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Engie: awakeI felt scorching heat and vibrating pain.
There was an endless buzz in my ears of massive shell-shock.
Crunching noise of the ground.
For a brief second I saw tiny mushrooms and flowers under me, but they quickly disintegrated into dust.
Impossible. Shock-Hallucinations. I haven't seen grass in so many years.
Crawl forward. Away. Away from the heat.
Farther. Come on Alex. Get up. Walk.
Something was wrong. I wasn't supposed to be alive.
...Ion Cannon interrupts all electronic impulses, no matter how small, effectively scrambling, disrupting all neural activity and shuts down the brain.
Sure, the walls of the little house protected me from the flames of ruptured atmosphere, but how is my mind still active?
Only one thing could have protected me. Something which could bend all known laws of physics at it pleased.
Could it be? The note?!
Could Seven's luck actually transfer onto others?
If this is true, then Seven could be the key to my
Charles Snippy: DreamsEntry 382:
My personal online psychiatrist is making me narrate this nonsense down on the chip embedded in my tooth in hopes that someday I may be cured of my "incompatibility" with ANNET, or at least possibly reduce the "mild psychosis caused by work-related stress" as she calls it.
I know that it's not going to happen. The problem is something genetic and while those goons in the genetics department would love to get their machines into my brain, I prefer the lack of sleep and headaches to lobotomy.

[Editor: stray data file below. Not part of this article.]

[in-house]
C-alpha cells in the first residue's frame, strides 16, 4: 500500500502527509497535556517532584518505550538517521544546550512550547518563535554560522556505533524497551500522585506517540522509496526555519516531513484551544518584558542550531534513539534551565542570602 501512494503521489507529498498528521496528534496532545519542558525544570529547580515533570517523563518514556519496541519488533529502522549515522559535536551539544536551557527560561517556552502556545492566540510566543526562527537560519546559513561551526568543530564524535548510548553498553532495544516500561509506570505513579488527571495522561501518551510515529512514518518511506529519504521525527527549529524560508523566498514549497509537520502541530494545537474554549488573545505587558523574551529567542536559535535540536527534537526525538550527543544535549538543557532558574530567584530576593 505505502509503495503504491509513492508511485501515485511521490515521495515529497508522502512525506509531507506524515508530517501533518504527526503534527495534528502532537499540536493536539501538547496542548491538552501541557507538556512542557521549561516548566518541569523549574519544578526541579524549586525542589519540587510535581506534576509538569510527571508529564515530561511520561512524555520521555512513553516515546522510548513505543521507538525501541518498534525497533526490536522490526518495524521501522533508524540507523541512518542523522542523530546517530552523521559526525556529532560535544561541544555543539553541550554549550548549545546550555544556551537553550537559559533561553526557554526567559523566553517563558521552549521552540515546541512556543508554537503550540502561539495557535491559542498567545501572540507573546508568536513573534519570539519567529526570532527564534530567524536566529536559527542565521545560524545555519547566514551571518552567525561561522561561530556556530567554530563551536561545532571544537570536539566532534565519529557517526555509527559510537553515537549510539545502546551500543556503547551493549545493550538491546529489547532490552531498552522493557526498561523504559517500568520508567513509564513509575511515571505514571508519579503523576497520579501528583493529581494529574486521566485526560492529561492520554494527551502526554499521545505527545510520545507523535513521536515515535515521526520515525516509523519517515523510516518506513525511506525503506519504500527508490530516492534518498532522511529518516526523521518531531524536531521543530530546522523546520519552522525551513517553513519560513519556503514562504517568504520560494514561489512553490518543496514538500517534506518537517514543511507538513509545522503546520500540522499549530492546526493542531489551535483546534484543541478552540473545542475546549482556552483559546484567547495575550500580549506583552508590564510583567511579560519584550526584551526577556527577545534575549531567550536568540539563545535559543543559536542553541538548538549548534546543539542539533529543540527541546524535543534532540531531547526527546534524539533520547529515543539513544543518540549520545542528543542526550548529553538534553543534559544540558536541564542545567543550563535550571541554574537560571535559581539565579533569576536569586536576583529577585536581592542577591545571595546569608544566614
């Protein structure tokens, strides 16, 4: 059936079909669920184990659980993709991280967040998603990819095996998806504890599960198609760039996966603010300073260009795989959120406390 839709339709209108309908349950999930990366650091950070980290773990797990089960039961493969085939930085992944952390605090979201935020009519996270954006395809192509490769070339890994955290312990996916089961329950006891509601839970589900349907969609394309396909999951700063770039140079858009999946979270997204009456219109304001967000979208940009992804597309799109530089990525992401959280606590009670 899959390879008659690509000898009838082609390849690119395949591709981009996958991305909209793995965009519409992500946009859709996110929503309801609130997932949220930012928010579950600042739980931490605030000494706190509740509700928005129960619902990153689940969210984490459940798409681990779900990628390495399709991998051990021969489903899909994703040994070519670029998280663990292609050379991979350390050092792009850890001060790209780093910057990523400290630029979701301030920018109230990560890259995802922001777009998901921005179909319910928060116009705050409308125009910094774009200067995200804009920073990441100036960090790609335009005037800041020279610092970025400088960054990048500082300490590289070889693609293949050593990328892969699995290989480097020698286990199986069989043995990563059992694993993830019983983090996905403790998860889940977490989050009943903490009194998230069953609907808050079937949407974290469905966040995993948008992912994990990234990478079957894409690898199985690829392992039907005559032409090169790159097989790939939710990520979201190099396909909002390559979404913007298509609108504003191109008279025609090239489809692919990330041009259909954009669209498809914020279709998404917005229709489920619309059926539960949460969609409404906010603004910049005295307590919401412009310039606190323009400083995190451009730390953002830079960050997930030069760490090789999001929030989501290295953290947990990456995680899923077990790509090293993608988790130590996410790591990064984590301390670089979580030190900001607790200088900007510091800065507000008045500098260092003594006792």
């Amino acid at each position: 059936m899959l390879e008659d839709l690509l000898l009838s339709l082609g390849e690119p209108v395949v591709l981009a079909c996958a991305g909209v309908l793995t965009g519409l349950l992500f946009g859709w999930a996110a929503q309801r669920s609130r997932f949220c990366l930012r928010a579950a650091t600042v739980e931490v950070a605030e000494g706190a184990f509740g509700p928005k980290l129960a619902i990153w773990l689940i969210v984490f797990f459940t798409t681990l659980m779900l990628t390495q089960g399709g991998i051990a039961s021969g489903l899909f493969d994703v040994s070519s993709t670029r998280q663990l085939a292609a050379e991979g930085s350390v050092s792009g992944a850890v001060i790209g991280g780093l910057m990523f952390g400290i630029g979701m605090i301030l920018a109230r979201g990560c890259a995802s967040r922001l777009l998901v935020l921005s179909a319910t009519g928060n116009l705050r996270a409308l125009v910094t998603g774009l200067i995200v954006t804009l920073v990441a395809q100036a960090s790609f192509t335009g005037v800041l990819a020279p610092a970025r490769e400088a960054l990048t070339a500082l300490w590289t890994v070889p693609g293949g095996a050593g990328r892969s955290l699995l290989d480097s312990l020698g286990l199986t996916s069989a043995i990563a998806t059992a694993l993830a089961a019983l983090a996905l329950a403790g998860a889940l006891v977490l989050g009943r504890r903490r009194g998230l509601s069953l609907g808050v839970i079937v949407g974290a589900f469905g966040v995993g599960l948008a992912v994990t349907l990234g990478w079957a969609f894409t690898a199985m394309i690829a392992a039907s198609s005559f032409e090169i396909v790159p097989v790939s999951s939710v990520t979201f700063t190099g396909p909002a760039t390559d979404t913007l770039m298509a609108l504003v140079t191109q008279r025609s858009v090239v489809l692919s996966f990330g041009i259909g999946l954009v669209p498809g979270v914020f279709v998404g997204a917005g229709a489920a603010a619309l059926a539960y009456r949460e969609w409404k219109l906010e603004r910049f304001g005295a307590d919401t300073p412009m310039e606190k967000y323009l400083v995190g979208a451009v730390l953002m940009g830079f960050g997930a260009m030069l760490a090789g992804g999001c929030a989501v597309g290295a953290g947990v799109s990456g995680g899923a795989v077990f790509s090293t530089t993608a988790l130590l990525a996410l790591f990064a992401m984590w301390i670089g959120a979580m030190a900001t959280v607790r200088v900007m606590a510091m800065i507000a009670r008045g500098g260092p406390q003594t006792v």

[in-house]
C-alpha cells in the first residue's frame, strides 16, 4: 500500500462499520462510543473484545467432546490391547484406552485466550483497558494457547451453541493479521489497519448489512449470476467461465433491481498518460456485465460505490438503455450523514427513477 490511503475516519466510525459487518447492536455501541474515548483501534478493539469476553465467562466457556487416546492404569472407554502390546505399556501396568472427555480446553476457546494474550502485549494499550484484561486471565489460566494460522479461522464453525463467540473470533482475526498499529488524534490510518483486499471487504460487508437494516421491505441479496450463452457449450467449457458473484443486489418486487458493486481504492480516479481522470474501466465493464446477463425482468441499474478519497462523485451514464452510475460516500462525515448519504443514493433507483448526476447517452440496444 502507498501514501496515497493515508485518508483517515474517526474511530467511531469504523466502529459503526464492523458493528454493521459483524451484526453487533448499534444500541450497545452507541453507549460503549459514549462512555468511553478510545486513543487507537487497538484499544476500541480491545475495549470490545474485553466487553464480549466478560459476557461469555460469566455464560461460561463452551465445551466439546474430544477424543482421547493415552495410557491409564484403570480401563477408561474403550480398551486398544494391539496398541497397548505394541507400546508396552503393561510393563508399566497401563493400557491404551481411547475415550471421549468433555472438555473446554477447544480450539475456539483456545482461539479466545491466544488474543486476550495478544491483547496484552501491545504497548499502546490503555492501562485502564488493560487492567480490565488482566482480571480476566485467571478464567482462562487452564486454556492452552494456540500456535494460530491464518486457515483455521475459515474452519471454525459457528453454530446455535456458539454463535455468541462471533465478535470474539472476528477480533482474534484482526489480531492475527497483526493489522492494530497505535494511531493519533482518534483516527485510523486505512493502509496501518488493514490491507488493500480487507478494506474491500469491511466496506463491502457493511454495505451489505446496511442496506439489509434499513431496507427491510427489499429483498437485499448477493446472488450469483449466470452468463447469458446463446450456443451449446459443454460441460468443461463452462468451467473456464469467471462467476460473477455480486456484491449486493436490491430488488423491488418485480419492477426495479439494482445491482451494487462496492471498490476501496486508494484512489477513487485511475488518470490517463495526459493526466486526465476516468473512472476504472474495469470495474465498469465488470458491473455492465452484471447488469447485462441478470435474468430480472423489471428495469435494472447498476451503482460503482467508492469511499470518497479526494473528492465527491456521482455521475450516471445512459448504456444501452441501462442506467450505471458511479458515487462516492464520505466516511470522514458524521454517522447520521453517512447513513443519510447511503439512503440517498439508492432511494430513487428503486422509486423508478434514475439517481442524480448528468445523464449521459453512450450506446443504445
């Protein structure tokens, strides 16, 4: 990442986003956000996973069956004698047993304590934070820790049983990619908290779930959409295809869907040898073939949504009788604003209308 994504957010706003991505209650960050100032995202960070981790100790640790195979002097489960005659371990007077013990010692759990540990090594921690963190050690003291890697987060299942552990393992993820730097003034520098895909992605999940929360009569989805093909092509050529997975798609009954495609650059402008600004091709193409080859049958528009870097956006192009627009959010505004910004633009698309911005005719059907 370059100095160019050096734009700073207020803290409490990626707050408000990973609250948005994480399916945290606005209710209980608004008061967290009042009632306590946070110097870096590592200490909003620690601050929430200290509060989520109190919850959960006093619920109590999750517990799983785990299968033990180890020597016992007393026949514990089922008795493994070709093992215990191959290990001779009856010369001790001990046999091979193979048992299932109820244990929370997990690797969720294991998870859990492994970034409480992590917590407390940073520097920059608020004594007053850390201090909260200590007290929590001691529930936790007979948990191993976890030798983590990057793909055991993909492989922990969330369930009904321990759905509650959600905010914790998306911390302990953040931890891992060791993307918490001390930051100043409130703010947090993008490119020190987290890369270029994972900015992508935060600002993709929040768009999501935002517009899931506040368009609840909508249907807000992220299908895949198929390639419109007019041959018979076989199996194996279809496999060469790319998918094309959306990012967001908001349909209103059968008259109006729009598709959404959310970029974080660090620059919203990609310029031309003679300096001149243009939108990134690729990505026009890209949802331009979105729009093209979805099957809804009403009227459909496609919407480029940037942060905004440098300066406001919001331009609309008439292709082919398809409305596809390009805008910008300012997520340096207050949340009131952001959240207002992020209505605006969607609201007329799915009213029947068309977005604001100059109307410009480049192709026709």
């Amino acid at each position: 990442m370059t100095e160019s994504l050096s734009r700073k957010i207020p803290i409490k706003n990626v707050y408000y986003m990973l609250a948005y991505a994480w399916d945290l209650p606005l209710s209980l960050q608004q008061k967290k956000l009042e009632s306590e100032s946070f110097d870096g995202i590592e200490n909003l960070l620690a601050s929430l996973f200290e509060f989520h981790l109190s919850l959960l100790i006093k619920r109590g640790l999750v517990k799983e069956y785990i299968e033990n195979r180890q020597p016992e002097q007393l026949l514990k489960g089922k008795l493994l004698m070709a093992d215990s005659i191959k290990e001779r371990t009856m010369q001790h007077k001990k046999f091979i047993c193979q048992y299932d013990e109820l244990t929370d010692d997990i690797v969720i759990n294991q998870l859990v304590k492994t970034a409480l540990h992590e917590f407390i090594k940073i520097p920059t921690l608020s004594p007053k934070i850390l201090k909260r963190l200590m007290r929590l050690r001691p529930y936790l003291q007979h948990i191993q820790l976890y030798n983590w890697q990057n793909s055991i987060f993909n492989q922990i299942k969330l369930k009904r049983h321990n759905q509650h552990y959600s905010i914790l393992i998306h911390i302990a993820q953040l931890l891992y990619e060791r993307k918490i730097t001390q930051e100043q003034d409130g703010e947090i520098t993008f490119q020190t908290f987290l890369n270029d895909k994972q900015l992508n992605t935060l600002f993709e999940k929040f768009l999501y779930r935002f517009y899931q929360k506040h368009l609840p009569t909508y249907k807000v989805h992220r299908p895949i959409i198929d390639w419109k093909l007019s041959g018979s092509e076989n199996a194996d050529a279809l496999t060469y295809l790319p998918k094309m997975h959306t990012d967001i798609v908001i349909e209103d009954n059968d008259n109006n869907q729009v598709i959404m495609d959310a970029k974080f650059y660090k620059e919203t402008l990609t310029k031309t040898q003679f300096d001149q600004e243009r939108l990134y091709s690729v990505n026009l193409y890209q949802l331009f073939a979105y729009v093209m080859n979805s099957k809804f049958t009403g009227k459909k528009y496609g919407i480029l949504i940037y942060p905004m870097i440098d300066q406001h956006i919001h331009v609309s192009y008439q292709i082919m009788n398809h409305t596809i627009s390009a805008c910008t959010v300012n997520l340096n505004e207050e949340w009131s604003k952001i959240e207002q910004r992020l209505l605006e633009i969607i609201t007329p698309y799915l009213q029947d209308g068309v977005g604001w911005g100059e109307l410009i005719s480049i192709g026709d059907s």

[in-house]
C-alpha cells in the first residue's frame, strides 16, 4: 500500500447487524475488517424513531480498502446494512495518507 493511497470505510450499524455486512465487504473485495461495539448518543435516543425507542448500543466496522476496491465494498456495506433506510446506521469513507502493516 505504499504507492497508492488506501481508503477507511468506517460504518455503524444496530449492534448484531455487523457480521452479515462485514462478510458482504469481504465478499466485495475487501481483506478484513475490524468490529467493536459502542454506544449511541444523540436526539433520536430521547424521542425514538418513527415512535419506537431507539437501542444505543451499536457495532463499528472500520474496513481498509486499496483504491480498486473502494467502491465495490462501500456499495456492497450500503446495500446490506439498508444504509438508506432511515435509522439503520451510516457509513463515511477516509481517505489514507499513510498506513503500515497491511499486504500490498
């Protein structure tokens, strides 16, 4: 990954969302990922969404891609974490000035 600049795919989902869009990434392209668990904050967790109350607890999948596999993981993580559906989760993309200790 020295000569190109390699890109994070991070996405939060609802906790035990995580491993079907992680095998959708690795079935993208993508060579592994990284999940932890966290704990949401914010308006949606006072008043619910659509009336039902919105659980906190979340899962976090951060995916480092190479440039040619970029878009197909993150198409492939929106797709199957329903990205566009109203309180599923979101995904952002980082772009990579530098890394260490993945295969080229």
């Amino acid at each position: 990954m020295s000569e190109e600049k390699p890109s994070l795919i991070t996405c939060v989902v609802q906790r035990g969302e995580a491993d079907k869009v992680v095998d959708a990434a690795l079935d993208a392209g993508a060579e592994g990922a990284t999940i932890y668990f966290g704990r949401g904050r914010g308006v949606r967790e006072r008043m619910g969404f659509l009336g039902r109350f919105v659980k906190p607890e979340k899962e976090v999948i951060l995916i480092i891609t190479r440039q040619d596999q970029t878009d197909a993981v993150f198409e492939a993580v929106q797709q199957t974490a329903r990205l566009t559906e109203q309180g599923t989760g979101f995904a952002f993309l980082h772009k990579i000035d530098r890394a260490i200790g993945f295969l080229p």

I seen the reports on their test subjects: "total neural shut-down", "subject resists integration with the net, increasing the signal strength lead to damage to the 85% of the frontal lobe."
Call me old fashioned, but I like my brain the way it is.
I've had that day-dream again. Day-mare is more likely.
A flash-mare? Not sure what to call these, really.
The transmitter towers dotting this bloody city are making my life difficult, but not as difficult as the fact that everyone expects me t
ViolinI remember the day
you told me violins
were strung with cat gut
and that is why
you hated music
(who says that to a child?)
I followed you
all that summer.
I watched you
grow away from mother -
your whiskey held better conversations
and all she did was cry.
We'd sit cross-legged on the porch
and count the horseflies
settling on our lunch.
You would drown tadpoles
in a bucket
surprised they could not swim
and I would dream
of cherry popsicles.
And when night would gather
on the sidewalk
I'd hold my breath
until a star appeared.
Don't bother making wishes
you'd tell me -
stars are dead weight in heaven
and God has cloth ears.
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